As slow as the count was, it was still impressive to see the confidence of a broad range of local officials confident that all legitimate ballots had been or will be counted. No wonder Vladimir Putin has been so quiet and the President so accusatory. It must be disheartening for autocrats to witness millions of citizens engaging in the messy but carefully audited work of self-governance.

The Rough Ride of Identity Politics

This is a good time to draw upon our own sense of agency to remember what matters. 

The Presidency and momentous social issues that pass through the meat-grinder of national politics can leave a person exhausted.  We tend to identify first with close friends and family, followed by figures and characters presented via television, and sometimes even through publishing. Make no mistake, even Harry Potter is his own kind of public property.  Faithful readers have been him, and he is theirs.

Elections have a way of reminding us what can happen when we attach significance to a figure who is made to stand for our aspirations and, in some cases, our loathing. In my age and occupational bracket some of the figures that still loom large are JFK, Eugene McCarthy, Martin Luther King, Julian Bond and Barack Obama. We tended to see their victories as our victories; their causes (mostly) as ours as well.

Europeans are generally more cautious about investing too much emotional energy in national figures. That’s why some still have royal families. But Americans tend to want our politicians to be public celebrities they can love. We want to experience the mostly fantasized presumption of parallel lives, values and experiences.

But recent research funded by the health system, Kaiser Permanente suggests that the price of political identification can be too high. They found elevated instances of heart attacks and strokes surrounding traumatic national events like our national elections or the attacks on the World Trade Center. Anger, anxiety and depression seem to be the mental health conditions that trigger the destructive mind-body connection. I suspect these elevated rates of serious and sudden illness also have a lot to do with the saturation coverage of cable and broadcast news, which present elections as referenda on who has been elevated to be among the ‘chosen’ Americans. For African Americans and many women, for example, the nation’s surprising support for Donald Trump feels like a national betrayal.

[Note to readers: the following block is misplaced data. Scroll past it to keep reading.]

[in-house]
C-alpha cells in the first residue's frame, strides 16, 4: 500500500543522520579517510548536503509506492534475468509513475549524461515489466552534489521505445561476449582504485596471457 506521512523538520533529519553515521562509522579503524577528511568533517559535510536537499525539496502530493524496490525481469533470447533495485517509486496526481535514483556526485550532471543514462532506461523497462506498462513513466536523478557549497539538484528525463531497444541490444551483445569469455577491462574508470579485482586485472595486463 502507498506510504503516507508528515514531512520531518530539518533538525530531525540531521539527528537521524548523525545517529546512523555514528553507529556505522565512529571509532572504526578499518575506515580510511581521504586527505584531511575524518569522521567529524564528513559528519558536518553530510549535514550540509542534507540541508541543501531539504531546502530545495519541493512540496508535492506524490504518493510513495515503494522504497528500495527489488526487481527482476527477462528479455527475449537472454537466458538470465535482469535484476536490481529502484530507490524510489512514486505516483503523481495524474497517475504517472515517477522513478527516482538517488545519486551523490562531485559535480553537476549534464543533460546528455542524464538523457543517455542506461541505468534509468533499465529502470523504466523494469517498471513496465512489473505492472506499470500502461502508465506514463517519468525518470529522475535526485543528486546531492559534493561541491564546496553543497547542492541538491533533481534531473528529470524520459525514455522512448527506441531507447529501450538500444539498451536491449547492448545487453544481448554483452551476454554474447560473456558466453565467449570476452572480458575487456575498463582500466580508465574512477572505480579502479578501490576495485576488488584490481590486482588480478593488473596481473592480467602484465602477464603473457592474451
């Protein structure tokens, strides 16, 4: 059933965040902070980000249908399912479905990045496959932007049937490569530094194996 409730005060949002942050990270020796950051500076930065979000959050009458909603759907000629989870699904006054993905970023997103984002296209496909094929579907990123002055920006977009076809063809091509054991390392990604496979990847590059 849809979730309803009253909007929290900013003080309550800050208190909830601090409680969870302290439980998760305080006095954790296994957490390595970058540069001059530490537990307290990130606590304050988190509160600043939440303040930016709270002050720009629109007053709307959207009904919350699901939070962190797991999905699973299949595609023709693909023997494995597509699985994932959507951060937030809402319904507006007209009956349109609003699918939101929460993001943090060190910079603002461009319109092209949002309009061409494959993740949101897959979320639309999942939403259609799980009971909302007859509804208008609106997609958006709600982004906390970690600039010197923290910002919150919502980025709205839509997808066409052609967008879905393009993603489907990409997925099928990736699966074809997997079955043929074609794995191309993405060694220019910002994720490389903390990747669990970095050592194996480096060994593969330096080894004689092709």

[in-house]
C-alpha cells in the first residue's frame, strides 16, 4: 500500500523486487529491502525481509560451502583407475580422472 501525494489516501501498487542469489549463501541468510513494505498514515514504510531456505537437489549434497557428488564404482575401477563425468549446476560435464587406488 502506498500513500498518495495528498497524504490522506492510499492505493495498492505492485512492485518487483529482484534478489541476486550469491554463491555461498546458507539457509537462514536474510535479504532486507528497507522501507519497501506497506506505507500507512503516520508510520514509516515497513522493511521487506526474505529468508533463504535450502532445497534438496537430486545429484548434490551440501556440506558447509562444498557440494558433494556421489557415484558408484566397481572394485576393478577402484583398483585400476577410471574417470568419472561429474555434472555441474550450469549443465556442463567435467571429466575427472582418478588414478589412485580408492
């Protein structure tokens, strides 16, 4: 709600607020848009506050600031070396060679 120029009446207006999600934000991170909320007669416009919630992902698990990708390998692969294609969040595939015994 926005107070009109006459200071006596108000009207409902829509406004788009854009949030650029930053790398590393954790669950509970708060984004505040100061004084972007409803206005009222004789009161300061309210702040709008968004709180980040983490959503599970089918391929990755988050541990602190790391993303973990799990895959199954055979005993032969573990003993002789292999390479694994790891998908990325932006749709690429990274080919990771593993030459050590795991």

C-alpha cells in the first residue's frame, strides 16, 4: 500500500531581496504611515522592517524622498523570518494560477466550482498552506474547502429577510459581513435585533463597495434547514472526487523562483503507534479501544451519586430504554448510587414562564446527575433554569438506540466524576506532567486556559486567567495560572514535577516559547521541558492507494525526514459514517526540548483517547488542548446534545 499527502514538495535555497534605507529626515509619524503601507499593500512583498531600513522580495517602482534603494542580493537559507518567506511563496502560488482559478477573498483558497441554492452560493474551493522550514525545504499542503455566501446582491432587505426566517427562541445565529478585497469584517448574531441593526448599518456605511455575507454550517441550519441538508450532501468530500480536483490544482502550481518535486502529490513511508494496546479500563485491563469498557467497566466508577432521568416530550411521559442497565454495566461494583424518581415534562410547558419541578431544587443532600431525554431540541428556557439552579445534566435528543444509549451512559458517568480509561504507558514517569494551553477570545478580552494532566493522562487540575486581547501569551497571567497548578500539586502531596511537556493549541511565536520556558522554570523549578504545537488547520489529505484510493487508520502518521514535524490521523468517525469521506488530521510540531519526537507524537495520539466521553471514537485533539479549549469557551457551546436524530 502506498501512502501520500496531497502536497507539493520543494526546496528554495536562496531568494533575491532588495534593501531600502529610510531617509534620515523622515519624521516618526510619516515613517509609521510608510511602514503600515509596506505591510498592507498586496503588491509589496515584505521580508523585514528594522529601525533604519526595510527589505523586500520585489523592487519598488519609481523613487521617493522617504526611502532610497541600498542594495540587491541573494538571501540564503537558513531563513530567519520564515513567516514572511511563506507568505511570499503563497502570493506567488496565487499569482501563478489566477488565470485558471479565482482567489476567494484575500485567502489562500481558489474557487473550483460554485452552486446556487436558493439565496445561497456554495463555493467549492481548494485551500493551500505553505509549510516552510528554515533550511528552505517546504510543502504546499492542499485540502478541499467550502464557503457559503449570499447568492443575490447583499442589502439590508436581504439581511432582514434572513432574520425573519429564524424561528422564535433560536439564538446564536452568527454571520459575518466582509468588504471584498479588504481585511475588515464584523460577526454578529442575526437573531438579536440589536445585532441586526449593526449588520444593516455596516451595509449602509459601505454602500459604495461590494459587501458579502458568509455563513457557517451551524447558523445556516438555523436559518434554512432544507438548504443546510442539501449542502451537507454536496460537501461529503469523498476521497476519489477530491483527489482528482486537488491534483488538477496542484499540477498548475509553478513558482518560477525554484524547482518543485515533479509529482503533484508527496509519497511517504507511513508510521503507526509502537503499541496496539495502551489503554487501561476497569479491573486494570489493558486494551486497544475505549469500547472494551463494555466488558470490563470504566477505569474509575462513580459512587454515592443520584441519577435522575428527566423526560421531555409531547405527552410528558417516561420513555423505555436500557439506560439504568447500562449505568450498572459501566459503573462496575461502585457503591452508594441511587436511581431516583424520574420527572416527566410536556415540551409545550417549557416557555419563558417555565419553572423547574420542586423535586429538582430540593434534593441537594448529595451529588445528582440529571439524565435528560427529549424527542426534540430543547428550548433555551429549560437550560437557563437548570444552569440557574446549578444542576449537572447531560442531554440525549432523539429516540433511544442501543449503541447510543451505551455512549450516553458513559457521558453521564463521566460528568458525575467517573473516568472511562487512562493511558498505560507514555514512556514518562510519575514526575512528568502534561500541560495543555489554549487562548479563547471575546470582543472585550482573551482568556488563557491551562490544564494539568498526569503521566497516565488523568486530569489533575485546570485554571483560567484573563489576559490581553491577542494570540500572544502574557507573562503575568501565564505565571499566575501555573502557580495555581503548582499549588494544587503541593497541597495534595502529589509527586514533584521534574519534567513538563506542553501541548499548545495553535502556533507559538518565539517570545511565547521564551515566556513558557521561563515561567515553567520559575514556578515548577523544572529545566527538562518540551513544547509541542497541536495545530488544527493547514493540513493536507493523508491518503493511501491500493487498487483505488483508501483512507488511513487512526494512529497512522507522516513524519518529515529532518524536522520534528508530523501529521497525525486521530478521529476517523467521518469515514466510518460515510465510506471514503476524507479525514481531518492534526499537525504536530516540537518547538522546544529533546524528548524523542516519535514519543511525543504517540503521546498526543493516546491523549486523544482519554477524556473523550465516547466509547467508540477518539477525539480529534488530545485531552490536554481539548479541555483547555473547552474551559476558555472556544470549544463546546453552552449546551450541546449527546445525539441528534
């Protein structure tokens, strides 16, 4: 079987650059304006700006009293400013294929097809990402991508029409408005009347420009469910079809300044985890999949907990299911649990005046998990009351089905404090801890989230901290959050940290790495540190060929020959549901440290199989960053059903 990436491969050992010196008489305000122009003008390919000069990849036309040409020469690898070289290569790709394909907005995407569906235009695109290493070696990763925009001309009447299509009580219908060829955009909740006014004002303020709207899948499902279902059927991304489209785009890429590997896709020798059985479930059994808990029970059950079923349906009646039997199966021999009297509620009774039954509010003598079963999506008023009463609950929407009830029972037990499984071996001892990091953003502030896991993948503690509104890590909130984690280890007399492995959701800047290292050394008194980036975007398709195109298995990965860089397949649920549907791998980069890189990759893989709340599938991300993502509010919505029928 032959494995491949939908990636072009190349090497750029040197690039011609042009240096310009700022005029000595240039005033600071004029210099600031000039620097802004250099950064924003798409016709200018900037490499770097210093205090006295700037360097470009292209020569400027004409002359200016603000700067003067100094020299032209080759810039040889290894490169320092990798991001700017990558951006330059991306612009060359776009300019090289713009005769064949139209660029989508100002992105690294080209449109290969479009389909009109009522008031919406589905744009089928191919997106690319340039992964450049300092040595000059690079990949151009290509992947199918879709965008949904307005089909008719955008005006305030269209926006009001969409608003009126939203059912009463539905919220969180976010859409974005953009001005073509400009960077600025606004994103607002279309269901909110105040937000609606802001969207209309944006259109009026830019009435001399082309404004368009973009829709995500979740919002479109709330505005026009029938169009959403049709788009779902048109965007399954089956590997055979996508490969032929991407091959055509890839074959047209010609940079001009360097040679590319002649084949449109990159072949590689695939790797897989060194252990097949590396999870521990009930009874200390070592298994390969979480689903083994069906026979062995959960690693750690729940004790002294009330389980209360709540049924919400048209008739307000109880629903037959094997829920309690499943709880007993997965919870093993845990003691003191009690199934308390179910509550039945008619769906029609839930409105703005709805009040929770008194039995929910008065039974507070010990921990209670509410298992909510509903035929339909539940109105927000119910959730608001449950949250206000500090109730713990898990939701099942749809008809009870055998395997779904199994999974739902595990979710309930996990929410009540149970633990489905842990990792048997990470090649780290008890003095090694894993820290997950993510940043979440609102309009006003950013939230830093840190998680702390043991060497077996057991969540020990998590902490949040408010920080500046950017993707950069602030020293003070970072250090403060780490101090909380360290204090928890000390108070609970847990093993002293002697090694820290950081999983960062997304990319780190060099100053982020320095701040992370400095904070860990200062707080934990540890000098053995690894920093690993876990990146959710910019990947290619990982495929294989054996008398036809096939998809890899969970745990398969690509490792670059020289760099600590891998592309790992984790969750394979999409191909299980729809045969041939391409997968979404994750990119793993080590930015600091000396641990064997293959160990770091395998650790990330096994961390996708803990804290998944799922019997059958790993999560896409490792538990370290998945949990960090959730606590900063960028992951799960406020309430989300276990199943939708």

Your judgements about your own self-worth should be understood in terms of the places and people who benefit from your influence.

Without getting too woolly, It is times like these when it makes sense to check in with yourself: what you believe, what really matters, and how you have positively affected others. What are the reasons that explain why you are more than an object on the planet taking space?  If your candidate won, you have the luxury of taking an expansive view that allows the belief that much of the nation embraces your values. But if a favored candidate was rejected at the polls, it is a good time to remember to put yourself front-and-center. Your identity is the sum of a long biography that should matter. That is not changed by an election or the actions of anonymous individuals who may be 1500 miles away. And your known persona continues as before, through contacts and memories of acquaintances.

Surely our own sense of agency should be robust enough to stand alone.  We should expect more from ourselves than to live vicariously through a public figure we hardly know.